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Why Your Digital Marketing Team Should Be an Event Planner's Best Friend

Kaitlyn Tatulli |

Female event planner shaking hands with marketers in the officeMarketing your event has always been critically important for event planners. It is how planners spread the word about their event, increase event attendance, and establish ROI. But in this digital age, a new set of tools have become available to planners to help them market their event. In order for planners to capitalize on the available digital tools, they need to work closely with their digital marketing team.

To learn how event planners and digital marketers can work together and fully understand the power digital marketing holds for events and event planners, we sat down with the leaders of Aventri’s digital marketing team, Jake Diserio, Aventri’s Digital Marketing Manager, and Damarley Robinson, Aventri’s SEO Analyst. Check it out.

Why & How Digital Marketers Need to Work Closely with Event Planners Q&A with Jake Diserio & Damarley Robinson

Aventri’s digital marketing team, Jake Diserio (left), Aventri’s Digital Marketing Manager, and Damarley Robinson (right), Aventri’s SEO Analyst

Q: What are the traditional roles of a digital marketing team and an event planner? How do you see the two overlapping and working together?


One of the key areas of responsibility for our digital marketing team is maintaining our website, and really all the other digital properties Aventri has like, software directories and review websites.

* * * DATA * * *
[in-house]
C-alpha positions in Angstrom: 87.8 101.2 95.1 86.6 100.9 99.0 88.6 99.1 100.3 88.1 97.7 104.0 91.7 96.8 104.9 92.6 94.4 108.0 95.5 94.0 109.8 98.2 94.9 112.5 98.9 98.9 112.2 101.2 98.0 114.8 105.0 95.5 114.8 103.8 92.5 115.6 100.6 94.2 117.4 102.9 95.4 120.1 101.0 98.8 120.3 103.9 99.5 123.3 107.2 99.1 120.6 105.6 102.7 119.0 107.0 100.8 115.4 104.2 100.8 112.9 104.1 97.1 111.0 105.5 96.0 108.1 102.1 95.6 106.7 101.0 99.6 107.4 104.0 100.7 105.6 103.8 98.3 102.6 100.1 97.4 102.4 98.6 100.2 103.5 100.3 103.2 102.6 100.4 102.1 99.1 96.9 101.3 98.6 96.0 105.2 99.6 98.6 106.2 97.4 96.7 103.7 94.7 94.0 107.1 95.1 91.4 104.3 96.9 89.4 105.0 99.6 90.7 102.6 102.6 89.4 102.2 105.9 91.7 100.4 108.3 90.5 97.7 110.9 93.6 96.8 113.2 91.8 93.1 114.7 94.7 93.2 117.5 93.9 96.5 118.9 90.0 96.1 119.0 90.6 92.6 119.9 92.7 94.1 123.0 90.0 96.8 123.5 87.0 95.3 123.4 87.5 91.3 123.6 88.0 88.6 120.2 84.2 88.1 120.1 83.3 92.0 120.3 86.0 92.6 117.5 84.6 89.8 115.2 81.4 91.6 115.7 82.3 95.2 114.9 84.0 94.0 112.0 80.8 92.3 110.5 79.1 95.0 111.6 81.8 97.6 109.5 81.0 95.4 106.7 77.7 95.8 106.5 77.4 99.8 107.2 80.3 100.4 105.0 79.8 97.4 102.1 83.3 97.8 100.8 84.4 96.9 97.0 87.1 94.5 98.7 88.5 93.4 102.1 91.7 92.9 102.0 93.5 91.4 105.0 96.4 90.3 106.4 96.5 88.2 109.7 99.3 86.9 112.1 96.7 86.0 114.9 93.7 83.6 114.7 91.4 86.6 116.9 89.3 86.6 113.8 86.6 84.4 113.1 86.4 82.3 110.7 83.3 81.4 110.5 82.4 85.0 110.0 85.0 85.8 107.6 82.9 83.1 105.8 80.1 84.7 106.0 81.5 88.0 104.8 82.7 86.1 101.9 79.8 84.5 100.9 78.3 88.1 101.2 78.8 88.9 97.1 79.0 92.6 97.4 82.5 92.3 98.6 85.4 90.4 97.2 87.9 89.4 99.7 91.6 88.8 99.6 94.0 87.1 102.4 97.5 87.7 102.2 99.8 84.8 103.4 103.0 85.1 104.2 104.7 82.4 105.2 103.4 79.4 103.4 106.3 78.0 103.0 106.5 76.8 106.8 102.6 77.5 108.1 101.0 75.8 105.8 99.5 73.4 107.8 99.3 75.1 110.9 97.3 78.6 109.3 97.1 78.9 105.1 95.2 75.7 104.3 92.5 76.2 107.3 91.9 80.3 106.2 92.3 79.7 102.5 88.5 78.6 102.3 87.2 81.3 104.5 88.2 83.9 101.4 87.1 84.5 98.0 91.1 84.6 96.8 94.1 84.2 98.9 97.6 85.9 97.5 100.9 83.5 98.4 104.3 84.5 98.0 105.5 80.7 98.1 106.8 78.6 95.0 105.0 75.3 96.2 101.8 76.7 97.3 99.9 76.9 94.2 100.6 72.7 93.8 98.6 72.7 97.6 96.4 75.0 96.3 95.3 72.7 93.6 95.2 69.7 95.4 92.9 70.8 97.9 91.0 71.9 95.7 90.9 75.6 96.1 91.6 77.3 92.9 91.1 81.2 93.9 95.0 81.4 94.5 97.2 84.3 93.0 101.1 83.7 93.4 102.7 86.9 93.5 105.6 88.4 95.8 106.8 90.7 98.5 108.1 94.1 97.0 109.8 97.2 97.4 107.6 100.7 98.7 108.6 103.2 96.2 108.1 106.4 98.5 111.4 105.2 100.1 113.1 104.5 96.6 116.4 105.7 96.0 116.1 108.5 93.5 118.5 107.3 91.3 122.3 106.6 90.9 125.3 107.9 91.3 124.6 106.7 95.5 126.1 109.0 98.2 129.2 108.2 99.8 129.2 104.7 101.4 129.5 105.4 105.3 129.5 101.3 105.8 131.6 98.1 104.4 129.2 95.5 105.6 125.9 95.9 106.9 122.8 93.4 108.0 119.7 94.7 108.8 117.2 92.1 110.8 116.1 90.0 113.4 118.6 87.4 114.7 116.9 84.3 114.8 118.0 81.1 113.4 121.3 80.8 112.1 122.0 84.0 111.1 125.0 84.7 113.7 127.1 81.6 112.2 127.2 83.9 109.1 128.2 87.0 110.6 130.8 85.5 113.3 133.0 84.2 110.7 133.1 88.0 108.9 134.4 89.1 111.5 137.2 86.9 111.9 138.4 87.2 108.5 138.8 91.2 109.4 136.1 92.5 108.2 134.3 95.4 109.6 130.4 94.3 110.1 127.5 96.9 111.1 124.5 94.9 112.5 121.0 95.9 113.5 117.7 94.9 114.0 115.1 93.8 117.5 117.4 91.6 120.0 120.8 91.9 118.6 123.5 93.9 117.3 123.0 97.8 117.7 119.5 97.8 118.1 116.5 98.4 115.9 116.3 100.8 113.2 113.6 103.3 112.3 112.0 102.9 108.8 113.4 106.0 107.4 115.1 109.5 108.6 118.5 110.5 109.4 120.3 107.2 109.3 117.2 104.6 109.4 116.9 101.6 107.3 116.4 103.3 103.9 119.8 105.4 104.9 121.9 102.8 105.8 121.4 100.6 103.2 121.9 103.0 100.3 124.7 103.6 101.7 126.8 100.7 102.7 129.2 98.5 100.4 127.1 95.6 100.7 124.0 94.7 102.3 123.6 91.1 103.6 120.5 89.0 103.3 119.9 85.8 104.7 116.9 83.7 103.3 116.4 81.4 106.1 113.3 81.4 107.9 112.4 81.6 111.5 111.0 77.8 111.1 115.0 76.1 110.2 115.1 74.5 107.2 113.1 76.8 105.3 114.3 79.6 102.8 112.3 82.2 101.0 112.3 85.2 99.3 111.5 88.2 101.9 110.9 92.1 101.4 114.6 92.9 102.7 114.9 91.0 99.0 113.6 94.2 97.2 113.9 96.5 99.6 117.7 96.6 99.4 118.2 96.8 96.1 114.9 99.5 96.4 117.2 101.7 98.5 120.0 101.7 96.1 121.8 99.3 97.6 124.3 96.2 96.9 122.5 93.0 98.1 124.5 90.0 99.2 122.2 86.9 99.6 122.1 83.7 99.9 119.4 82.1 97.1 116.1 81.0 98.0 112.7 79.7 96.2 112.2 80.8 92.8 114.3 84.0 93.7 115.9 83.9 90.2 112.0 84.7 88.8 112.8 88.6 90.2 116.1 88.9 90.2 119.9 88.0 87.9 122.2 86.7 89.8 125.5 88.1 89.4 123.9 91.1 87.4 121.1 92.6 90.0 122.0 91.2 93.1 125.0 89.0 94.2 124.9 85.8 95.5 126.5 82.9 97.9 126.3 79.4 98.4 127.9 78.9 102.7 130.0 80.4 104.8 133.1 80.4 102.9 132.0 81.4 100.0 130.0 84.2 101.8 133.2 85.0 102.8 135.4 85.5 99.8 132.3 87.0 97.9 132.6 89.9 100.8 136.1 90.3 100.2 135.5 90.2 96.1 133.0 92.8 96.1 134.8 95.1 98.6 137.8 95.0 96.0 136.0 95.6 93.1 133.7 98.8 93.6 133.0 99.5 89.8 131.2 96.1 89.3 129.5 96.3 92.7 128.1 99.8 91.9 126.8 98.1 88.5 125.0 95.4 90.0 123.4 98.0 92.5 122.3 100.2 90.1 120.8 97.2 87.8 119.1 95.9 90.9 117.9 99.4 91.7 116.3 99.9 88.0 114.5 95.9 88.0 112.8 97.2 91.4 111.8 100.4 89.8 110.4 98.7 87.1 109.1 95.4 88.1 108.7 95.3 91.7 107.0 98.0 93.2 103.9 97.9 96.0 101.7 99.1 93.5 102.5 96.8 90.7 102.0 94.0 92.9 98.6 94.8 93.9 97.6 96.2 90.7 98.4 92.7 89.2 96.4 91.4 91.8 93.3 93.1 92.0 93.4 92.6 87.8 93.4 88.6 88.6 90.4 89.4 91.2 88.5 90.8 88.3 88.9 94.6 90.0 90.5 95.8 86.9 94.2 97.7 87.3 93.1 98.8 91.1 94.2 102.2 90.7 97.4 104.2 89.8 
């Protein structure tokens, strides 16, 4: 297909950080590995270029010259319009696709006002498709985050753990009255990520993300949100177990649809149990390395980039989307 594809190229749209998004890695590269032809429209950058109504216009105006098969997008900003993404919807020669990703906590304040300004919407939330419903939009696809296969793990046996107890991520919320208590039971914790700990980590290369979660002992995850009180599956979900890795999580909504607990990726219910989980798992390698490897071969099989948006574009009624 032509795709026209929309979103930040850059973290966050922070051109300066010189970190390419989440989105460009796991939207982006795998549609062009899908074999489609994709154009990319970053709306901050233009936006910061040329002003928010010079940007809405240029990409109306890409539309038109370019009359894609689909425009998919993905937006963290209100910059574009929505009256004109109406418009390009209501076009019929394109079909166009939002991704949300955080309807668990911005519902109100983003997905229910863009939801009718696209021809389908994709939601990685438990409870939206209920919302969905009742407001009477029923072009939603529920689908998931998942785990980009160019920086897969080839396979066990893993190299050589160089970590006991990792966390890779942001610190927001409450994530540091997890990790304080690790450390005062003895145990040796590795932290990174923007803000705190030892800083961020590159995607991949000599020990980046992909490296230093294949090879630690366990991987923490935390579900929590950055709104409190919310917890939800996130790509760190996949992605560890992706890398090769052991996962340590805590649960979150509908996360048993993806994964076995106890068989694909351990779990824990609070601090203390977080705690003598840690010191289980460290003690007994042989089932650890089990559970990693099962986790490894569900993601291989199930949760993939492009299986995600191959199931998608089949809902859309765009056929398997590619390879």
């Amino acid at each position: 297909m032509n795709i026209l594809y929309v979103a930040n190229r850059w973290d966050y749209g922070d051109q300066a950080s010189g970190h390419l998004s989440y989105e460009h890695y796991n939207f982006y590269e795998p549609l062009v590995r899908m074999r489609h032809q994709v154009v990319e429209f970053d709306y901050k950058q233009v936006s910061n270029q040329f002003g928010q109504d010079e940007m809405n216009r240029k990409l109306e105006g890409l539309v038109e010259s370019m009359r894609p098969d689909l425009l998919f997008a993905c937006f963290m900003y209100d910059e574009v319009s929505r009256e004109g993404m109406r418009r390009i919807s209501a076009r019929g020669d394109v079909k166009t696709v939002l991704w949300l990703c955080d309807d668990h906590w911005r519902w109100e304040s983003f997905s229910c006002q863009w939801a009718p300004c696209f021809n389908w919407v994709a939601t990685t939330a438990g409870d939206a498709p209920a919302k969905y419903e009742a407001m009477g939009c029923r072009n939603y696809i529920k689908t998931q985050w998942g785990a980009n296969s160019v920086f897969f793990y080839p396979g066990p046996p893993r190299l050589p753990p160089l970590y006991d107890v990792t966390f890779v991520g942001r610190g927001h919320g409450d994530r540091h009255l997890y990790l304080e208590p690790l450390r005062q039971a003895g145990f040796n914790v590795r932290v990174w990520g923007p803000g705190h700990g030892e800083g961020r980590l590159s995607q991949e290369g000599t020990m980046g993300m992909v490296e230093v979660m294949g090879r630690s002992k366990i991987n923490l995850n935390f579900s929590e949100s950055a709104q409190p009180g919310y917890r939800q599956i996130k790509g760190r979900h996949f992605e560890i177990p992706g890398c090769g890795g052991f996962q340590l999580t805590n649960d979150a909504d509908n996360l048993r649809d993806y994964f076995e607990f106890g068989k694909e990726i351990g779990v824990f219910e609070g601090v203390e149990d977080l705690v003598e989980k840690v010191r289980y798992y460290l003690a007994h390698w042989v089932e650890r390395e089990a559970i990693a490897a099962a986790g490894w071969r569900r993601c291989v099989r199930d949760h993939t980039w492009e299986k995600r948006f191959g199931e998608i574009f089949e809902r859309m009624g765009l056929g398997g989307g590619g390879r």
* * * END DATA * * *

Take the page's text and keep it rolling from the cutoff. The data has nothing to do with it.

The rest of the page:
Part of that role is getting people to our website and we do that through paid media, through organic campaigns, through outbound email campaigns, and content creation. Working with Damarley and our content team, we really try to prioritize the keywords that are relevant to our business, and then create content based off those keyword priorities. This helps drive relevant audiences to our website because our website is really where we convert visitors into actual leads for our business. Then it's on the sales team to work to qualify those leads into customers.

How does this relate to an event planner? Well, I see it relating very much to an event planner. In today's day and age, in our business, most of the event invitations and registration are done via the Internet. At the end of the day, an event website is really just an extension of that company's main branded corporate website. I do believe there are a couple of ways that they have been driving people to their websites, probably mostly through email, and if the people are current customers of that company, they may know about the event.